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Stationary Distributions and Metastable Behaviour for Self-regulating Proteins with General Lifetime Distributions

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Abstract

Regulatory molecules such as transcription factors are often present at relatively small copy numbers in living cells. The copy number of a particular molecule fluctuates in time due to the random occurrence of production and degradation reactions. Here we consider a stochastic model for a self-regulating transcription factor whose lifespan (or time till degradation) follows a general distribution modelled as per a multi-dimensional phase-type process. We show that at steady state the protein copy-number distribution is the same as in a one-dimensional model with exponentially distributed lifetimes. This invariance result holds only if molecules are produced one at a time: we provide explicit counterexamples in the bursty production regime. Additionally, we consider the case of a bistable genetic switch constituted by a positively autoregulating transcription factor. The switch alternately resides in states of up- and downregulation and generates bimodal protein distributions. In the context of our invariance result, we investigate how the choice of lifetime distribution affects the rates of metastable transitions between the two modes of the distribution. The phase-type model, being non-linear and multi-dimensional whilst possessing an explicit stationary distribution, provides a valuable test example for exploring dynamics in complex biological systems.

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Gene expression at the single-cell level incorporates reaction mechanisms which are intrinsically stochastic as they involve molecular species present at low copy numbers. The dynamics of these mechanisms can be described quantitatively using stochastic master-equation modelling; in this paper we study a generic gene-expression model of this kind which explicitly includes the representations of the processes of transcription and translation. For this model we determine the generating function of the steady-state distribution of mRNA and protein counts and characterise the underlying probability law using a combination of analytic, asymptotic and numerical approaches, finding that the distribution may assume a number of qualitatively distinct forms. The results of the analysis are suitable for comparison with single-molecule resolution gene-expression data emerging from recent experimental studies.
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Equations are set up to describe the induction of activity in a gene by the protein for which it codes, or by the metabolic product of that protein. The equations are analysed by methods closely paralleling those in paper I (Griffith, 1968). When the induction is due to the combination of one molecule of inducer with the genetic locus, it is found that there is only one stable set of concentrations (which may or may not be zero). When more than one molecule of inducer combines at the same locus, the state in which all concentrations are zero is always stable, and there is either no other or one other stable state, depending on the values of the parameters.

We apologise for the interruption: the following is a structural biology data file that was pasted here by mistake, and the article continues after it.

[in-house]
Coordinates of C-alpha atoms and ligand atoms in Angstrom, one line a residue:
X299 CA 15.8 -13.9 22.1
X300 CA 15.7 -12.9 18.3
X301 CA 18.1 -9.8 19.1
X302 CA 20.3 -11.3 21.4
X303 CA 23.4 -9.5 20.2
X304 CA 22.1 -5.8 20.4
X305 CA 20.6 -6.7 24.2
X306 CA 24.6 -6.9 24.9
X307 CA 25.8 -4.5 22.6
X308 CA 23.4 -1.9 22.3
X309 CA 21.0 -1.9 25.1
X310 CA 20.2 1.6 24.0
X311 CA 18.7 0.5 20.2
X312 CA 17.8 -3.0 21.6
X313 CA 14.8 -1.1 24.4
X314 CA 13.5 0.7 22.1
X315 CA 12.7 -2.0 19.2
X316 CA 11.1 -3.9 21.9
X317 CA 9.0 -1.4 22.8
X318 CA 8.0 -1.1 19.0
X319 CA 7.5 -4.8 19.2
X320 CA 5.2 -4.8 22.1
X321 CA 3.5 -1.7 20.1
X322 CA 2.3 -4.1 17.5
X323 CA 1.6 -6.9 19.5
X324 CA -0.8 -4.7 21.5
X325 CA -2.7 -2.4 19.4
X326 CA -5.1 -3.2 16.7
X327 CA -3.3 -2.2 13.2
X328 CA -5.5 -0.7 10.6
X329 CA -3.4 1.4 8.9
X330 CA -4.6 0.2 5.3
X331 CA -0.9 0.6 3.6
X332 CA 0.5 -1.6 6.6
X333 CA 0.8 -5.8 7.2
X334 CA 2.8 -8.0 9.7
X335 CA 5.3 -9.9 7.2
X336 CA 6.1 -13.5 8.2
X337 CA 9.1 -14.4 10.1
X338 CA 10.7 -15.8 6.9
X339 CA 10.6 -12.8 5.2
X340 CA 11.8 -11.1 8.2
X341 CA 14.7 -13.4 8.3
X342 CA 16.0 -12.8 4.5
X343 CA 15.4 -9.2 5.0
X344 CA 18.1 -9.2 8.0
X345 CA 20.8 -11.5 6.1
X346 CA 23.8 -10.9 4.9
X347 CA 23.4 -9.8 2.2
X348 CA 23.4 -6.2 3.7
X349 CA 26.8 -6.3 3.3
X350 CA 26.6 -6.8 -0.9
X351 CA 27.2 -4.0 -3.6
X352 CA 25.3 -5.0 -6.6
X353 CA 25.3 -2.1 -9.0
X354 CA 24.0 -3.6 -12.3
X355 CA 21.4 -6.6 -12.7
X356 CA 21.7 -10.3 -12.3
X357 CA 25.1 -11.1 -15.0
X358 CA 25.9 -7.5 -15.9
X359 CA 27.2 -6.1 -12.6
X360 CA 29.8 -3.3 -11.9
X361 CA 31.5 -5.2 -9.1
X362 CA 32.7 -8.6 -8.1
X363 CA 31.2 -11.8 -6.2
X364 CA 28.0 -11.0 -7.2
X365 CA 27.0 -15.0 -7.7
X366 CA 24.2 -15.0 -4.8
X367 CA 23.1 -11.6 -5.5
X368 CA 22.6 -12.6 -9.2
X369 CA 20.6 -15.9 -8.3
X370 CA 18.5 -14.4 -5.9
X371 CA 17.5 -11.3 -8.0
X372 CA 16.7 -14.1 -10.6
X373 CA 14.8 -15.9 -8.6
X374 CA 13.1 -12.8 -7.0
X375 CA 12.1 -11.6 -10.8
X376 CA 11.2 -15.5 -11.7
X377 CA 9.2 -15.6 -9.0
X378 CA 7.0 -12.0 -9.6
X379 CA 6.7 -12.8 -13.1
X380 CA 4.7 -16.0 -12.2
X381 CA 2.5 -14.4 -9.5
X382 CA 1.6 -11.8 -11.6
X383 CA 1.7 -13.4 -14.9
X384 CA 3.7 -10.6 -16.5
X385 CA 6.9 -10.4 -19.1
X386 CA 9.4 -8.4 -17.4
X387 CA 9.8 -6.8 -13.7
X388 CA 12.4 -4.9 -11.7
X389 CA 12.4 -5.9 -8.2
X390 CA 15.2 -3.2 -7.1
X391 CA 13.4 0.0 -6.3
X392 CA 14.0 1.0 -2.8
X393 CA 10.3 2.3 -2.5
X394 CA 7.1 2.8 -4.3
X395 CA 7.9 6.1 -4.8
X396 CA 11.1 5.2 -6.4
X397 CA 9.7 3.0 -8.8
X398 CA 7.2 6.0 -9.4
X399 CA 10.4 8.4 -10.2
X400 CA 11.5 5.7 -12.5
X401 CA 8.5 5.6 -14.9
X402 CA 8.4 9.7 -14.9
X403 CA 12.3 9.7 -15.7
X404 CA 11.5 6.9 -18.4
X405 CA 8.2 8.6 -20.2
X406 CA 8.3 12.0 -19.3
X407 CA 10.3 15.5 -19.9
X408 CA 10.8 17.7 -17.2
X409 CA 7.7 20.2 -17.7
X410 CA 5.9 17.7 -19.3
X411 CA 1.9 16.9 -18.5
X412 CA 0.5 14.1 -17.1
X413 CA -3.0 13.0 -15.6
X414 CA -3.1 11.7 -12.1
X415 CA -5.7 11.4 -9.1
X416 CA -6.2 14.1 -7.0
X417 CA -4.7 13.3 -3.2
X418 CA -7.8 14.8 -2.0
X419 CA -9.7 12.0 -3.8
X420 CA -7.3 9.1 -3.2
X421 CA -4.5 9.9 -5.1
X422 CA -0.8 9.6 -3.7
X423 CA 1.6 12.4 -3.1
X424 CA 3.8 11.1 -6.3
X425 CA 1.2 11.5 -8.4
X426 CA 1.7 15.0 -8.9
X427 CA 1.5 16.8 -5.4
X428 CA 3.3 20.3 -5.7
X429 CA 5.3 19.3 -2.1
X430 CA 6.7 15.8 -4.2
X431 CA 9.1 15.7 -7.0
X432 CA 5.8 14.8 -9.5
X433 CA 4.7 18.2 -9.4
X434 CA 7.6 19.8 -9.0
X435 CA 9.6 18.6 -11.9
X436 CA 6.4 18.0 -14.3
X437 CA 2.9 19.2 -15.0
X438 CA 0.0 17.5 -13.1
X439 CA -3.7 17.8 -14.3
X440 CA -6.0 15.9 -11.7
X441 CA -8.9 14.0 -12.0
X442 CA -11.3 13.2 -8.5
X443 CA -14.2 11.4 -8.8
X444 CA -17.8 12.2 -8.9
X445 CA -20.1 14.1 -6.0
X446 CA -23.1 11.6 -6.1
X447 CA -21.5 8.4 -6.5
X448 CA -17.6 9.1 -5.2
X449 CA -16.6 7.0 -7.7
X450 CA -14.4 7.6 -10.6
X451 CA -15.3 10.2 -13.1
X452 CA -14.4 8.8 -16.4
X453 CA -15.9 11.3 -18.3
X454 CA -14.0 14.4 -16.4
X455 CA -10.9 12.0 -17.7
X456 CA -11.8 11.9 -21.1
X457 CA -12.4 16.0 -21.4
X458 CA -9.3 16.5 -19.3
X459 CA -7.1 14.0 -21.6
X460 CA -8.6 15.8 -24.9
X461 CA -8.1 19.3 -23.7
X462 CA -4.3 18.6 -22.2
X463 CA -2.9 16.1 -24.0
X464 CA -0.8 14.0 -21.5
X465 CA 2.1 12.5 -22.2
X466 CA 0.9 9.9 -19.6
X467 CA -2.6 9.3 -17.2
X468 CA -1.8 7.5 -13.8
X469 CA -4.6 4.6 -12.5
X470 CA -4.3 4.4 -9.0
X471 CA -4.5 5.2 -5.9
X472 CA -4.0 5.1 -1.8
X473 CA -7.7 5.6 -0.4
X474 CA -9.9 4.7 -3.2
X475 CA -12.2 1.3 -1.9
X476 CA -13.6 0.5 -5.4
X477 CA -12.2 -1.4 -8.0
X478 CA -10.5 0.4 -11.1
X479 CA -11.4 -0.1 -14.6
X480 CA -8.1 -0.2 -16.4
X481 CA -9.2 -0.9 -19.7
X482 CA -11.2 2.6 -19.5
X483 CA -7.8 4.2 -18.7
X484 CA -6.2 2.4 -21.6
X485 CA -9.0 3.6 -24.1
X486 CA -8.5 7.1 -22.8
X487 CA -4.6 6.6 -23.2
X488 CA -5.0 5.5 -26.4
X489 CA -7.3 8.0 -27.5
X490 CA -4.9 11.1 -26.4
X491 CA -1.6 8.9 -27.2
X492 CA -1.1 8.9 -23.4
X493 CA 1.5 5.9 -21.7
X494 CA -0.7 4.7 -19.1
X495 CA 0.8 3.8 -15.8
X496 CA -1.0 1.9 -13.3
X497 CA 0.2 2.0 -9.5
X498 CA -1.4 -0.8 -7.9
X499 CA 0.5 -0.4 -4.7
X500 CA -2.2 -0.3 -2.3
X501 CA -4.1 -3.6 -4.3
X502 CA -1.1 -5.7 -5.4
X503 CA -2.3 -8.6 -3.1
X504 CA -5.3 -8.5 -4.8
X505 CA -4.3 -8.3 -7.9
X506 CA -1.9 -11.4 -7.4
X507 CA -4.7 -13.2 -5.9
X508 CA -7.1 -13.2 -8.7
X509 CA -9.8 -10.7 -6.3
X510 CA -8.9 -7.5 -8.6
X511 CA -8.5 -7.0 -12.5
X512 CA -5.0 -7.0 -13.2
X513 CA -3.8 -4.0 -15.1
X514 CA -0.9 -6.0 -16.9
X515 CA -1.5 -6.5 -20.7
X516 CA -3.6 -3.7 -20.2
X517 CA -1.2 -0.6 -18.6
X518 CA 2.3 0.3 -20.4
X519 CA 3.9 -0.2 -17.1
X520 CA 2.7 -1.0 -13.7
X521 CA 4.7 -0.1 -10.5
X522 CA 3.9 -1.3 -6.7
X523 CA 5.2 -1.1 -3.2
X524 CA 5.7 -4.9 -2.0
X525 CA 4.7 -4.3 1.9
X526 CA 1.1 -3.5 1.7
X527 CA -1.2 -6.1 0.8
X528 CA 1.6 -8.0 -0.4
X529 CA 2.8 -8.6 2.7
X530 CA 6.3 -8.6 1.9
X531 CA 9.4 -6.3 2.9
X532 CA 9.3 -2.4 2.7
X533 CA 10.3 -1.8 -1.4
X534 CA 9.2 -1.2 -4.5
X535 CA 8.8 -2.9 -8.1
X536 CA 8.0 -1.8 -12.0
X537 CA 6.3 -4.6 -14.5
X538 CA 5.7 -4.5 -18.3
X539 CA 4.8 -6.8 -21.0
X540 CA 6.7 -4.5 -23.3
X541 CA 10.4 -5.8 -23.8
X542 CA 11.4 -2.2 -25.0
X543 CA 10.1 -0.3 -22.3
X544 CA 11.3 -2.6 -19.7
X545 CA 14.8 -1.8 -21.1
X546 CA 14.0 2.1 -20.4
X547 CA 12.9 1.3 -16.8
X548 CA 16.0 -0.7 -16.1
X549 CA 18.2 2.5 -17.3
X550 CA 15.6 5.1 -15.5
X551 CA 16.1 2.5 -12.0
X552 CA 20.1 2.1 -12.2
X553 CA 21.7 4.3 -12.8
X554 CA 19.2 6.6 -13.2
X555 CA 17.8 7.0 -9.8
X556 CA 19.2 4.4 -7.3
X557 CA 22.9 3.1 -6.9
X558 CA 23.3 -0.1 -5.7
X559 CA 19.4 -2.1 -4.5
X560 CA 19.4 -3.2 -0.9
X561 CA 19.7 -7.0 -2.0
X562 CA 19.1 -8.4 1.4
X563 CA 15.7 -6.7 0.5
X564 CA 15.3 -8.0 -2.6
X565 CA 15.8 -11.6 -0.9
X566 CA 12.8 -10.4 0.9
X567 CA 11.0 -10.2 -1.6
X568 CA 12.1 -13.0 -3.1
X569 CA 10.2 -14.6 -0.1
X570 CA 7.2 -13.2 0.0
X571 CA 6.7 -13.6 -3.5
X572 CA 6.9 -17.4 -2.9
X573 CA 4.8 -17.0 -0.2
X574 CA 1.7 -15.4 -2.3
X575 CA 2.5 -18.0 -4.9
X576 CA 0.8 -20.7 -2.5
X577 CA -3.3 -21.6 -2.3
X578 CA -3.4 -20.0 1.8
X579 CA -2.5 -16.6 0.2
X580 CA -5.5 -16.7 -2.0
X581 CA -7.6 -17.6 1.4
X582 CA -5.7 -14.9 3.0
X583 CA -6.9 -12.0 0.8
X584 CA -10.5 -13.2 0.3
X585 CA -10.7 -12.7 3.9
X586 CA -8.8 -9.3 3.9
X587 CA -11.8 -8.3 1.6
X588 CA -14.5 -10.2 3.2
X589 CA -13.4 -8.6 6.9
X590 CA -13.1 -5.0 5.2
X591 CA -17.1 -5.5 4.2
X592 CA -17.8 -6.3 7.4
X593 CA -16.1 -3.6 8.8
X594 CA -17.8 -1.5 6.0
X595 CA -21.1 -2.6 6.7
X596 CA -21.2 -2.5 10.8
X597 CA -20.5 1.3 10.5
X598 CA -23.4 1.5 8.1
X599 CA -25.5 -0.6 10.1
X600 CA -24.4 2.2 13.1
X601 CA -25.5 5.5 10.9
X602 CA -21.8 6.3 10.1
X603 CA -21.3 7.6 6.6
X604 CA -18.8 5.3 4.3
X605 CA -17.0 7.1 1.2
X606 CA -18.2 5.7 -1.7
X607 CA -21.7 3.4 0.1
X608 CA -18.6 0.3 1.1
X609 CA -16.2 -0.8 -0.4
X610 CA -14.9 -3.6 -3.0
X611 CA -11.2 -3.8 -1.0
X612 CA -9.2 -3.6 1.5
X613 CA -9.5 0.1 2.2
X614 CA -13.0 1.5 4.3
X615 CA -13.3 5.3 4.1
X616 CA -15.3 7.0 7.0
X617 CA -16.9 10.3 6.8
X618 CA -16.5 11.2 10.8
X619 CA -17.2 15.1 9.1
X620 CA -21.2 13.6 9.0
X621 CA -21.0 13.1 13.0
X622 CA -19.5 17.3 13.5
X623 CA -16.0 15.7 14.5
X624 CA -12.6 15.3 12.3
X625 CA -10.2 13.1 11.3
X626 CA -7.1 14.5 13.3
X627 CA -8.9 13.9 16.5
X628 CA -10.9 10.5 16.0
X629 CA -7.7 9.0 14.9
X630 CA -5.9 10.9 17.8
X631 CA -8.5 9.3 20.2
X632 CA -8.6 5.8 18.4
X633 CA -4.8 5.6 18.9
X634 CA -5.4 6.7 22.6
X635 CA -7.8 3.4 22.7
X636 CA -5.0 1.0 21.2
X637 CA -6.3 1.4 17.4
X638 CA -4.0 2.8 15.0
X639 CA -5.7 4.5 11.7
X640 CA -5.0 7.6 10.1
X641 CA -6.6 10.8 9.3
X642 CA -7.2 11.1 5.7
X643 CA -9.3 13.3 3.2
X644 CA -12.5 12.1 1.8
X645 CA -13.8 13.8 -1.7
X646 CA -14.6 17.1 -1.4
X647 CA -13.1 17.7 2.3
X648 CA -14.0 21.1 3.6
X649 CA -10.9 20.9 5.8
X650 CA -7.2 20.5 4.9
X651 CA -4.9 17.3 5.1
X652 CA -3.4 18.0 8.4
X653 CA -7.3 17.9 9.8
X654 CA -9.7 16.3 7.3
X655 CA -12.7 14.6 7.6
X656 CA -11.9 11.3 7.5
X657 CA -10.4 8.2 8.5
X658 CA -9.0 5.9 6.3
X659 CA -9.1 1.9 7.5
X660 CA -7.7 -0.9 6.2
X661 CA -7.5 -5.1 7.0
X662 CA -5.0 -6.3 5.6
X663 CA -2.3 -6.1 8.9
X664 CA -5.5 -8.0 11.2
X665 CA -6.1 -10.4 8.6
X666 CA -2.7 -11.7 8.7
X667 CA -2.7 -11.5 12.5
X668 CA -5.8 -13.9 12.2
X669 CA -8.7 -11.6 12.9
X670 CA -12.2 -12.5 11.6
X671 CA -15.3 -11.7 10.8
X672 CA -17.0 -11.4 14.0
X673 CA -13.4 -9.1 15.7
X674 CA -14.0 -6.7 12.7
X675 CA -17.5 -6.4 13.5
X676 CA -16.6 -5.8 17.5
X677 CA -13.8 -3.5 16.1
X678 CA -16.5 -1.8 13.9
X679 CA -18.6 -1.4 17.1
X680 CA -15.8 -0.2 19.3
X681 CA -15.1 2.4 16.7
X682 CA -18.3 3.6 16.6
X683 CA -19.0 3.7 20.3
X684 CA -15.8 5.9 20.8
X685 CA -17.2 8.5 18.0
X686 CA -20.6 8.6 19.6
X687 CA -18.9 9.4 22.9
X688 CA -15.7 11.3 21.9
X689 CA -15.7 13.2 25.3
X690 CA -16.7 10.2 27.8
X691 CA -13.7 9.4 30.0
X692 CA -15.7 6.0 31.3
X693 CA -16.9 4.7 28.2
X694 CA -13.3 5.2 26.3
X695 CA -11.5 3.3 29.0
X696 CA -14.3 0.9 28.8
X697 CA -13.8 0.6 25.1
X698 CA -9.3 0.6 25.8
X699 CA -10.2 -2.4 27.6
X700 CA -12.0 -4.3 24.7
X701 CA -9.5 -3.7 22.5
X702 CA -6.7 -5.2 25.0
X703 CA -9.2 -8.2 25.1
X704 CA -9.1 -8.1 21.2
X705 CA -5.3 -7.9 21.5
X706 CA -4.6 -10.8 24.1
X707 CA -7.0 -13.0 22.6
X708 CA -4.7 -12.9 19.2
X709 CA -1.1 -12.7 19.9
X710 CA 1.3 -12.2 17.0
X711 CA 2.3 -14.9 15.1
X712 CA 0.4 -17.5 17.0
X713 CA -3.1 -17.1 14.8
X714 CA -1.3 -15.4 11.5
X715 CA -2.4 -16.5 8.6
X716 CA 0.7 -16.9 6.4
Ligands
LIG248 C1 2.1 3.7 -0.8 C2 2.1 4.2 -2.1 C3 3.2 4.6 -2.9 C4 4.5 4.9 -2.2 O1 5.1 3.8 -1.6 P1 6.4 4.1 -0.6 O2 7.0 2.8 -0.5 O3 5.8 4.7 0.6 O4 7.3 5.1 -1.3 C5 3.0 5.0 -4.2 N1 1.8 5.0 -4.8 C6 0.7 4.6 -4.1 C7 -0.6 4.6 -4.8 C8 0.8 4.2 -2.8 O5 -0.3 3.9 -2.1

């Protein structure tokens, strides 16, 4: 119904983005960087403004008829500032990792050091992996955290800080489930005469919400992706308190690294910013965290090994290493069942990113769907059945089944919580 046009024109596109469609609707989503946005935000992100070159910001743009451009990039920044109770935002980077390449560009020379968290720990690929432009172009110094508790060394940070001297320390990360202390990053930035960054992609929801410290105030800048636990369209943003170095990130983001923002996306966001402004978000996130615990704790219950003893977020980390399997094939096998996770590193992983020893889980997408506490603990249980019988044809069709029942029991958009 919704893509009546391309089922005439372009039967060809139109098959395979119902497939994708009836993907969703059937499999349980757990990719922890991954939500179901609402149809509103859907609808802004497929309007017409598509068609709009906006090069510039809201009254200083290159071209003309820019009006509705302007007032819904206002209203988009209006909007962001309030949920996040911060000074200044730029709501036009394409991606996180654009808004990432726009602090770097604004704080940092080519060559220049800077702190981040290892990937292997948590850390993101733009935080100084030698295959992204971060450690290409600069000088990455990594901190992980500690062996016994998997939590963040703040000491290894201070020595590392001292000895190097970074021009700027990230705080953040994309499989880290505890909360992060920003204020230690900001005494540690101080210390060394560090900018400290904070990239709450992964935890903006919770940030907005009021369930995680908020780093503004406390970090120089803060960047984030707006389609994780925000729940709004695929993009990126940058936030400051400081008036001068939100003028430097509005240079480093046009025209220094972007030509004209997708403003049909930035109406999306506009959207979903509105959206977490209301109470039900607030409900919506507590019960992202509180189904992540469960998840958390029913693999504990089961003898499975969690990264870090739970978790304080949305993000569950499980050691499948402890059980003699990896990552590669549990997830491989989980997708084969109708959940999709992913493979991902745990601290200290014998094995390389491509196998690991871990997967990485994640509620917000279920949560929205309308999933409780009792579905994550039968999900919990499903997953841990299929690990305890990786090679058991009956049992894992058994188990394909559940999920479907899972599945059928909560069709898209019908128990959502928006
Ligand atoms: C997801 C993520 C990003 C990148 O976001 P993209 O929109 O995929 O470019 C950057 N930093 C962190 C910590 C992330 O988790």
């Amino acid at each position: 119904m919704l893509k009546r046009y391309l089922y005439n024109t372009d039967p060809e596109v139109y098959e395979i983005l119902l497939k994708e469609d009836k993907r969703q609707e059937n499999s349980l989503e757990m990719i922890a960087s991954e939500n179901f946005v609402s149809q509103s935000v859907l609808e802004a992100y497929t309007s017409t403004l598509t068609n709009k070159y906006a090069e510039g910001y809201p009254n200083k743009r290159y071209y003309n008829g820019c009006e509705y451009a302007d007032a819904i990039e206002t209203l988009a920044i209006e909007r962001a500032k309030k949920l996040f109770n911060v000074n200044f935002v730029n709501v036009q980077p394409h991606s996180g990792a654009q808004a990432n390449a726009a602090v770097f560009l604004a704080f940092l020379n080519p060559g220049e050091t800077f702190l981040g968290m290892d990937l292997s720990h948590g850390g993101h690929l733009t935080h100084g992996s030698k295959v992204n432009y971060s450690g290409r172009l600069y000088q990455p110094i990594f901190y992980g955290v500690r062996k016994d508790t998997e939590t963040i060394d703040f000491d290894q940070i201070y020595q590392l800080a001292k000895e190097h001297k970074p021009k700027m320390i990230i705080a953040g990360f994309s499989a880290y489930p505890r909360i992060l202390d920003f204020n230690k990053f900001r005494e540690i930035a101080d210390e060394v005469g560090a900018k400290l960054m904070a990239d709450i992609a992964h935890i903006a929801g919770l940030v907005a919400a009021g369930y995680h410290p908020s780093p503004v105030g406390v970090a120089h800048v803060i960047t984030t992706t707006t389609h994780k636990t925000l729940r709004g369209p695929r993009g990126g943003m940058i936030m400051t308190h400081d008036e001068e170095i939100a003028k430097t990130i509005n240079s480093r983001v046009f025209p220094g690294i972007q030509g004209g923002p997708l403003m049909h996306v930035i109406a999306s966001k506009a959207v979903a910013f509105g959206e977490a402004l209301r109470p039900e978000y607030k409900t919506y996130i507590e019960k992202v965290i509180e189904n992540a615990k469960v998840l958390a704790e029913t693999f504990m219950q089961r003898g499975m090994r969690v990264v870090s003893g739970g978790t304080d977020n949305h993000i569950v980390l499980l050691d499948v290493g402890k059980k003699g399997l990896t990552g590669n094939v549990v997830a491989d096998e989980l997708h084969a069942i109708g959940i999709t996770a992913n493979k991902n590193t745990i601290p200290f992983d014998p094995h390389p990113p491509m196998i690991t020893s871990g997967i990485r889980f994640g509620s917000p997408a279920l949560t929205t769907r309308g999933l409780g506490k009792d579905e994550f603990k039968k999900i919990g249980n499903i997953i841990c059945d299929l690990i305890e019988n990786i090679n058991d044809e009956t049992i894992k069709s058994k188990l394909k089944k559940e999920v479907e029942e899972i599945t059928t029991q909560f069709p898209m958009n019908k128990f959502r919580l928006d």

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Transcription in eukaryotic cells has been described as quantal, with pulses of messenger RNA produced in a probabilistic manner. This description reflects the inherently stochastic nature of gene expression, known to be a major factor in the heterogeneous response of individual cells within a clonal population to an inducing stimulus. Here we show in Saccharomyces cerevisiae that stochasticity (noise) arising from transcription contributes significantly to the level of heterogeneity within a eukaryotic clonal population, in contrast to observations in prokaryotes, and that such noise can be modulated at the translational level. We use a stochastic model of transcription initiation specific to eukaryotes to show that pulsatile mRNA production, through reinitiation, is crucial for the dependence of noise on transcriptional efficiency, highlighting a key difference between eukaryotic and prokaryotic sources of noise. Furthermore, we explore the propagation of noise in a gene cascade network and demonstrate experimentally that increased noise in the transcription of a regulatory protein leads to increased cell-cell variability in the target gene output, resulting in prolonged bistable expression states. This result has implications for the role of noise in phenotypic variation and cellular differentiation.
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We present an analytical framework describing the steady-state distribution of protein concentration in live cells, considering that protein production occurs in random bursts with an exponentially distributed number of molecules. We extend this framework for cases of transcription autoregulation and noise propagation in a simple genetic network. This model allows for the extraction of kinetic parameters of gene expression from steady-state distributions of protein concentration in a cell population, which are available from single cell data obtained by flow cytometry or fluorescence microscopy.
  • N Johnson
Performance Analysis of Closed Queueing Networks
  • S Lagershausen